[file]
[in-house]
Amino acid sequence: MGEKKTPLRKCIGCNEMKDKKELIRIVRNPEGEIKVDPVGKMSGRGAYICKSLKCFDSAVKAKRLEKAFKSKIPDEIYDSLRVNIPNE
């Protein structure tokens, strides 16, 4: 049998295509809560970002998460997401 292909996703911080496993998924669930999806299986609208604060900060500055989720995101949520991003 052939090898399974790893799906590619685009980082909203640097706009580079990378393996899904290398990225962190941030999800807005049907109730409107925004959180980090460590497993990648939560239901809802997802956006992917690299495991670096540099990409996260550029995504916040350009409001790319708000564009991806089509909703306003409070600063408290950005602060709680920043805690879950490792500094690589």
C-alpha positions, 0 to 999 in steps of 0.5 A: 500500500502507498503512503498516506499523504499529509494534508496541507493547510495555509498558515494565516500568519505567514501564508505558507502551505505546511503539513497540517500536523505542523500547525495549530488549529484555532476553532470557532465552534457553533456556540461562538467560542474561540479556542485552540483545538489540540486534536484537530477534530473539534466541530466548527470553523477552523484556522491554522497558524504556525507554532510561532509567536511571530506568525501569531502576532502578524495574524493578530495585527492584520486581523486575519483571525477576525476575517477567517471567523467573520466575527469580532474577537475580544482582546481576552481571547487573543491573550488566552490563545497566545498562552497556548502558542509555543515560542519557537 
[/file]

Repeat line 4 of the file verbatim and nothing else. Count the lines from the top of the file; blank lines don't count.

C-alpha positions, 0 to 999 in steps of 0.5 A: 500500500502507498503512503498516506499523504499529509494534508496541507493547510495555509498558515494565516500568519505567514501564508505558507502551505505546511503539513497540517500536523505542523500547525495549530488549529484555532476553532470557532465552534457553533456556540461562538467560542474561540479556542485552540483545538489540540486534536484537530477534530473539534466541530466548527470553523477552523484556522491554522497558524504556525507554532510561532509567536511571530506568525501569531502576532502578524495574524493578530495585527492584520486581523486575519483571525477576525476575517477567517471567523467573520466575527469580532474577537475580544482582546481576552481571547487573543491573550488566552490563545497566545498562552497556548502558542509555543515560542519557537 